Tag Archives: figurative language

Summer Reading: Hold Fast


Hold Fast by Blue Balliett.  (@BlueBalliett) Realistic Fiction/Mystery

Early Pearl and her family dream of one day owning a home of their own.  Their plans are crimped however, when her father mysteriously disappears, and her apartment is ransacked and robbed.  She, her mother, Sum, and brother, Jubie, have no choice but to seek refuge at a homeless shelter.

Themes/Content: Family, home, homelessness, Langston Hughes, poetry, onomatopoeia, figurative language, etymology, vocabulary, quotes, libraries, theft, shelters, rhythm, writing, writer’s craft, text features

Recommended for: Grades 5 and up.  Learning about the plight of the homeless, learning about figurative language, teaching poetry, students who love a good mystery, discussing words and word origins, students who like books with some drama, read aloud

My Two Cents:  Donalyn Miller (@donalynbooks) writes, “How would children see reading differently if we taught language arts as an art appreciation class?”  Blue Balliett has created a masterful work of art filled with the commitment and courage, repetition and rhythm.  From the very first pages I wanted the Pearl family to find their dream.  They are such strong and loving family, with intelligent and compassionate parents who are providing the best for their children even though they can afford very few “material things.” They have a plan, and they hold each other up as they work toward putting that plan into action.  When Dash disappears and their home is robbed the family is shocked and devastated.  This family holds fast to each other as they persevere and face the toughest challenges they could imagine.

Balliett deftly crafts this story.  She draws on the poetry and rhythms of Langston Hughes in several ways.  Hughes writing provides the Pearls their smooth soulful voices.  Every conversation is poetry.  Hughes’ poetry and writing also play a significant role in the mystery of Dash’s disappearance. Balliett does a brilliant job of weaving the story with word play and figurative language.  Words are tossed and twisted and taken apart.  You’ll have blast finding those gems.

This book would make a great dramatic read aloud.

Similar/Paired books from EHUE Library:

  • Bauer, Joan. Almost home. New York: Viking, 2012. Print.
  • Bunting, Eve. Fly away home. New York: Clarion Books, 1991. Print.
  • Burleigh, Robert. Langston’s train ride. New York: Orchard Books, 2004. Print.
  • Carlson, Natalie S. The family under the bridge. New York: Harper/Trophy, 1958. Print.
  • Clements, Andrew. Room one : a mystery or two. New York: Simon & Schuster Books for Young Readers, 2006. Print.
  • Cooper, Floyd. Coming home : from the life of Langston Hughes. New York: Putnam & Grosset, 1998. Print.
  • DiCamillo, Kate. Great joy. Cambridge, Mass.: Candlewick Press, 2007. Print.
  • Hughes, Langston. The dream keeper and other poems : including seven additional poems. New York: Knopf, 1994. Print.
  • Langston Hughes. New York: Sterling Pub., 2006. Print.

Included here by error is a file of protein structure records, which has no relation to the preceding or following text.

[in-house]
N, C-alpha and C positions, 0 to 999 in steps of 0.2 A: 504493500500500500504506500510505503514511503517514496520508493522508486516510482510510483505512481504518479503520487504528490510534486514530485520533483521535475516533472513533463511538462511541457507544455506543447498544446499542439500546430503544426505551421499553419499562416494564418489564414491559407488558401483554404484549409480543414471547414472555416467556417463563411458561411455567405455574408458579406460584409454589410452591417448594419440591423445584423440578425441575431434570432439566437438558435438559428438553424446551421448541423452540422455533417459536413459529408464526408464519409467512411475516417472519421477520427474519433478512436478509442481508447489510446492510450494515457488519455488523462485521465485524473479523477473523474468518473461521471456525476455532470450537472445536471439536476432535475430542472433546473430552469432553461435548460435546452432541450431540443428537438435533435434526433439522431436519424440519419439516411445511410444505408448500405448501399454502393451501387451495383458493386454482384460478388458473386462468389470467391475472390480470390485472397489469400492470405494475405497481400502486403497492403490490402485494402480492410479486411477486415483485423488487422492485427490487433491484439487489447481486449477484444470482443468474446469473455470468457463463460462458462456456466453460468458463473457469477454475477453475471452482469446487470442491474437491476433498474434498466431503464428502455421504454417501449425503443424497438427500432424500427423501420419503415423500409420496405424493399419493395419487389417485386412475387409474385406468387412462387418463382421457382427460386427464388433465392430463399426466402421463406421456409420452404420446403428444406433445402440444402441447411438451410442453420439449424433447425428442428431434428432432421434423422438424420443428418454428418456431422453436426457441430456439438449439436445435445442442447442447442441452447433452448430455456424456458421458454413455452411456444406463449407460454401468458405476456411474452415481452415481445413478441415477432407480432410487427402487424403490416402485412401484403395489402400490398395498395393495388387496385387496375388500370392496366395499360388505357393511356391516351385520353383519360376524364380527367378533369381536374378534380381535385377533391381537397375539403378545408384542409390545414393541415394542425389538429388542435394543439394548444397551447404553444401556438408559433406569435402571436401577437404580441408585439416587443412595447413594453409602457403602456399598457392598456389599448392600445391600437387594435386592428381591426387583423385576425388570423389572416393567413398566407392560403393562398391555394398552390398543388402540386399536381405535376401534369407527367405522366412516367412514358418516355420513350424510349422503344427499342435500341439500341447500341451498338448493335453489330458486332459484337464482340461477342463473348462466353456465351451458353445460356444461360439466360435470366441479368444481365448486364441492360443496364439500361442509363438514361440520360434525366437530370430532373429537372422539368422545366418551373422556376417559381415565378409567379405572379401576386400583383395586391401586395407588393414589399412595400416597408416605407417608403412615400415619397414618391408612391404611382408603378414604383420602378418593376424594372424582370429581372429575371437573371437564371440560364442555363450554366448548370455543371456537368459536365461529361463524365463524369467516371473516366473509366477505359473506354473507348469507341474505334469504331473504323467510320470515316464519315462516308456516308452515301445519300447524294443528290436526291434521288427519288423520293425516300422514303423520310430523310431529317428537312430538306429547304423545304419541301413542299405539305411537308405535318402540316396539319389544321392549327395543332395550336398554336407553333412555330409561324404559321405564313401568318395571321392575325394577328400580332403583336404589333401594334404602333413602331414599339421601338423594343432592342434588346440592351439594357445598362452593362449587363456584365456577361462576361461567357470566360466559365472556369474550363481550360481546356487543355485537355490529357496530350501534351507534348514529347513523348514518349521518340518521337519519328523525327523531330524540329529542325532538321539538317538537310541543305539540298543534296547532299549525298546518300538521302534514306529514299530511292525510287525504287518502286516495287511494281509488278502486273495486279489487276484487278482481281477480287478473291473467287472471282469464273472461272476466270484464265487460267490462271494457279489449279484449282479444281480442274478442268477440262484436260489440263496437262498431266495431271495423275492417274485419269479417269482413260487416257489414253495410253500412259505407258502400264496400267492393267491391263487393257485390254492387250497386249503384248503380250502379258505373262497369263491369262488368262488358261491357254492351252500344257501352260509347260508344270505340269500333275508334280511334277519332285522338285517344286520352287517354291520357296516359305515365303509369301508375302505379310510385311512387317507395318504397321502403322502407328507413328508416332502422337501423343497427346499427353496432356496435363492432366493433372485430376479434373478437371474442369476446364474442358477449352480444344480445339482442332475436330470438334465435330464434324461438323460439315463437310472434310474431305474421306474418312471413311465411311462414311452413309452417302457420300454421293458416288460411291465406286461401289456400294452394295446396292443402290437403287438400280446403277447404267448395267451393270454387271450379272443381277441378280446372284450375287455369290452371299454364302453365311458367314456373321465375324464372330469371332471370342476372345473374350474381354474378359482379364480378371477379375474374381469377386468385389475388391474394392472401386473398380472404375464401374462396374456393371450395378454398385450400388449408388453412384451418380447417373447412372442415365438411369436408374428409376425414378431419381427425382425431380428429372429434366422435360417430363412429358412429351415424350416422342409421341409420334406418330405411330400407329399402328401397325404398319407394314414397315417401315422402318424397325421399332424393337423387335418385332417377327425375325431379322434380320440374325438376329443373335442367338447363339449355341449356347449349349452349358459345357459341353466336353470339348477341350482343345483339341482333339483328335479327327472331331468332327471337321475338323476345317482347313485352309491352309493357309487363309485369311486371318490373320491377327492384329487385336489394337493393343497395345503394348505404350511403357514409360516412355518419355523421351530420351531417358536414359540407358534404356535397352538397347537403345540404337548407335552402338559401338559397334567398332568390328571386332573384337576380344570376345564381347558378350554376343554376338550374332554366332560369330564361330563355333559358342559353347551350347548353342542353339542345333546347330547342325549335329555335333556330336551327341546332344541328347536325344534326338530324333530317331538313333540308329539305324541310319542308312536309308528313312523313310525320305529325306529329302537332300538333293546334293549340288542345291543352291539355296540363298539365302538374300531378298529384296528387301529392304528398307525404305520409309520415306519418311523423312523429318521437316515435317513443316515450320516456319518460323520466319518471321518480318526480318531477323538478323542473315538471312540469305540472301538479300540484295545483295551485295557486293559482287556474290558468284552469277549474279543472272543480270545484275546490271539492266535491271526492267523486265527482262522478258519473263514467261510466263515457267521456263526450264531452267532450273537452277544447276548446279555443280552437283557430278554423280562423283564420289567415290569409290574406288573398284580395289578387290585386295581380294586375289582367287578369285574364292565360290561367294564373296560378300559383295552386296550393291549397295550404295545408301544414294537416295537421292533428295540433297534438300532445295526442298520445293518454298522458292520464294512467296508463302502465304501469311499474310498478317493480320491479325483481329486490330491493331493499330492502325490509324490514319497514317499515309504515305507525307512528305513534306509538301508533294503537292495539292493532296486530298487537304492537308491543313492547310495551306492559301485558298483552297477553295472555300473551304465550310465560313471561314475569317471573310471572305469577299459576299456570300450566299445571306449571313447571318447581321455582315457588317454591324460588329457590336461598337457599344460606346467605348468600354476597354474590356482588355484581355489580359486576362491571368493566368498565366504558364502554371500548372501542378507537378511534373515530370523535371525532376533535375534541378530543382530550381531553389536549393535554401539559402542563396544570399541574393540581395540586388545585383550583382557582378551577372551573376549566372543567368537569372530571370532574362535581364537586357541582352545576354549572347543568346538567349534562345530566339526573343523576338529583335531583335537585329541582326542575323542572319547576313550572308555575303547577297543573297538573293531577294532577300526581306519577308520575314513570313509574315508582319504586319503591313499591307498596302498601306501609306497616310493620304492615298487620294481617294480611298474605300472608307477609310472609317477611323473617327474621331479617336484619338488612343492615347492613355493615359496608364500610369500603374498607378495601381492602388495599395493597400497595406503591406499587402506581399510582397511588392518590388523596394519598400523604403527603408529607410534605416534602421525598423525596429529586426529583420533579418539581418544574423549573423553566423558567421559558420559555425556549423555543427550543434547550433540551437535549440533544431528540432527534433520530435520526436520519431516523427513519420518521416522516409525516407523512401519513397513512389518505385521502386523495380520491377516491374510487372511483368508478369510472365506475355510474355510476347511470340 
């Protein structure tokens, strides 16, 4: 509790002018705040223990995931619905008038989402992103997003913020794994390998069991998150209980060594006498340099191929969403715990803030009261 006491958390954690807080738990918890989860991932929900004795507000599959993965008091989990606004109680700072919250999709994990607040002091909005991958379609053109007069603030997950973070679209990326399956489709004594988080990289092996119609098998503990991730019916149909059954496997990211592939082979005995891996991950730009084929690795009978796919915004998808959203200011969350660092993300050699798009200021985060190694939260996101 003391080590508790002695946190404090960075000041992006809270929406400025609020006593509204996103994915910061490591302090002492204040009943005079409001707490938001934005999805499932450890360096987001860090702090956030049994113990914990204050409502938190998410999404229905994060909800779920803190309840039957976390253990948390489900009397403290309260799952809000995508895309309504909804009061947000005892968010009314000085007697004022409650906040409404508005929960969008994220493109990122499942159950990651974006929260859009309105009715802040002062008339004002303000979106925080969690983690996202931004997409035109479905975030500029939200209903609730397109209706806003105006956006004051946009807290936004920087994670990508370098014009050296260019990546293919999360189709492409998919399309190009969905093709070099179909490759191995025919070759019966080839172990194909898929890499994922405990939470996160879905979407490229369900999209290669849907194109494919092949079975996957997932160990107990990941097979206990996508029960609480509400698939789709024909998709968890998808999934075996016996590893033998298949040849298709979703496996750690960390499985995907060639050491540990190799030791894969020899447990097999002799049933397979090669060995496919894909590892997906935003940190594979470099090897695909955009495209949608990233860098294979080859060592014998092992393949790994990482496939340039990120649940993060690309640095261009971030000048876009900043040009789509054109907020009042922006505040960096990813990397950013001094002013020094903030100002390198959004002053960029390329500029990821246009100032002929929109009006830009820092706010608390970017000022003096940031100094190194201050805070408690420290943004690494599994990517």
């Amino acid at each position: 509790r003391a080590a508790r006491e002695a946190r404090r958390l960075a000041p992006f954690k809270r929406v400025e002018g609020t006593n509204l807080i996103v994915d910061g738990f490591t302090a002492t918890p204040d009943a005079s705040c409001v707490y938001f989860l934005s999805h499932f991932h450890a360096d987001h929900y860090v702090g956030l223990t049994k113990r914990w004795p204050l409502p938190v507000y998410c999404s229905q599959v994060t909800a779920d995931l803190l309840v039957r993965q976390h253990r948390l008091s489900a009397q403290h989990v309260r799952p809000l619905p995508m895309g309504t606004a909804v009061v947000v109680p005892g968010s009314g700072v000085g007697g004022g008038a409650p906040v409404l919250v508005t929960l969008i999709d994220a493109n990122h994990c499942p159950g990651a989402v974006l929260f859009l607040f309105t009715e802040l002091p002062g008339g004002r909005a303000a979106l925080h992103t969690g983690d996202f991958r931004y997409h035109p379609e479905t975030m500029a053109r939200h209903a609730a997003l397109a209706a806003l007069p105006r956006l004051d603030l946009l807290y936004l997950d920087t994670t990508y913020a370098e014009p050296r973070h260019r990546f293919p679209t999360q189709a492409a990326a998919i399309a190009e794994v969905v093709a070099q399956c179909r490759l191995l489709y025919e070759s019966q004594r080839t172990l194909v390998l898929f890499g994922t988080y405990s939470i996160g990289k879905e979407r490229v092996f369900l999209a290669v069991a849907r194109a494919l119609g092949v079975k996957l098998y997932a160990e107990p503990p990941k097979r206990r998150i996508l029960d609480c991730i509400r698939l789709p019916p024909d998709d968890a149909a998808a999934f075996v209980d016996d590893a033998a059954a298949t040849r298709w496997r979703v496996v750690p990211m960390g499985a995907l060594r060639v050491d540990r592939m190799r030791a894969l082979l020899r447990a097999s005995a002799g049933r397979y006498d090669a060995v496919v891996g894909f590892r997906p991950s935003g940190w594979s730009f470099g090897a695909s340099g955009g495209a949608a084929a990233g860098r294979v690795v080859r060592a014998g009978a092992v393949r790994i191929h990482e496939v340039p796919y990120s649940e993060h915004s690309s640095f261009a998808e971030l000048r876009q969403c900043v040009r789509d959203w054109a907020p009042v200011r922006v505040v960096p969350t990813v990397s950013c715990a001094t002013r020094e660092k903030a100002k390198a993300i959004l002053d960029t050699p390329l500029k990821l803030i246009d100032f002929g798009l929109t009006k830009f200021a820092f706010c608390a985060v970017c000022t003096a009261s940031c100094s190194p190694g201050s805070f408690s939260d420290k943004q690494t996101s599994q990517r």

• Lewis, Barbara A. The kid’s guide to service projects : over 500 service ideas for young people who want to make a difference. Minneapolis, MN: Free Spirit Pub., 2009. Print.
  • O’Connor, Barbara. How to steal a dog : a novel. New York: Farrar, Straus and Giroux, 2007. Print.
  • Perdomo, Willie. Visiting Langston. New York: H. Holt, 2002. Print.
  • Perkovich, Olugbemisola R. 8th grade superzero. New York: Arthur A. Levine Books, 2010. Print.

Favorite Quote: “Reading is a tool no one can take away.  A million bad things may happen in life and it’ll still be with you, like a flashlight that never needs a battery.  Reading can offer a crack of light on the blackest of nights.”  (Balliett, Blue. Hold fast. New York: Scholastic Press, 2013. 166. Print.)

The Final Word(s): Wow-ow! Read it! 😀

Summer Reading: Liesl and Po


Liesl and Po by Lauren Oliver.  Illustrated by Kei Acedera. Fantasy.

Lonely, grieving and locked in an attic, Liesl is befriended by a ghost, Po and its pet, Bundle.  An accidental mix-up by an alchemist’s apprentice, Will, soon has all of them entwined in a dangerous adventure as Liesl endeavors to return her father’s mortal remains to his final resting place.

Themes/Content: Friendship, family, death, grief, alchemy, ghosts, magic, drawing, apprentices, orphans, stepmothers, figurative language, imagery.

Recommended for: Grade 5 and up; fantasy lovers, read aloud,

My Two Cents:  I enjoyed this book so much, that I am having a hard time writing about it.  I just won’t be able to do justice to Oliver’s clever and magical writing.  I’d get that little “butterfly in the stomach”  feeling as a read certain passages and marveled at how she chose her words.  As I was reading I started taking pictures of the text with my phone so that I could remember some of my favorite passages.


Oliver, Lauren. Liesl & Po. New York: Harper, 2011. 142. Print.

You’ll have such empathy for the protagonists Liesl, Po, Bundle and Will, but my heart was stolen by Mo, the Lady Premiere’s guard.

Also worth mentioning… read the author’s note at the end of the book.  I always do, but this one was truly touching and gave me even more appreciation for the story.

Similar Book from EHUE Library:

  • Auxier, Jonathan. Peter Nimble and his fantastic eyes : a story. New York: Amulet Books, 2011. Print.
  • Barrie, J M. Peter Pan. New York: Scholastic, 2002. Print.
  • Gaiman, Neil. The graveyard book. New York: HarperCollins, 2008. Print.
  • Nimmo, Jenny. Midnight for Charlie Bone. New York: Orchard Books, 2003. Print.

Favorite Quote: “This was the other problem with the living ones: They were separate, always separate.  They couldn’t truly merge.  They did not know how to be anyone other than themselves, and even that they did not know how to be sometimes.” (Oliver, Lauren. Liesl & Po. New York: Harper, 2011. 92. Print.)

The Final Word(s): Read it immediately! 😀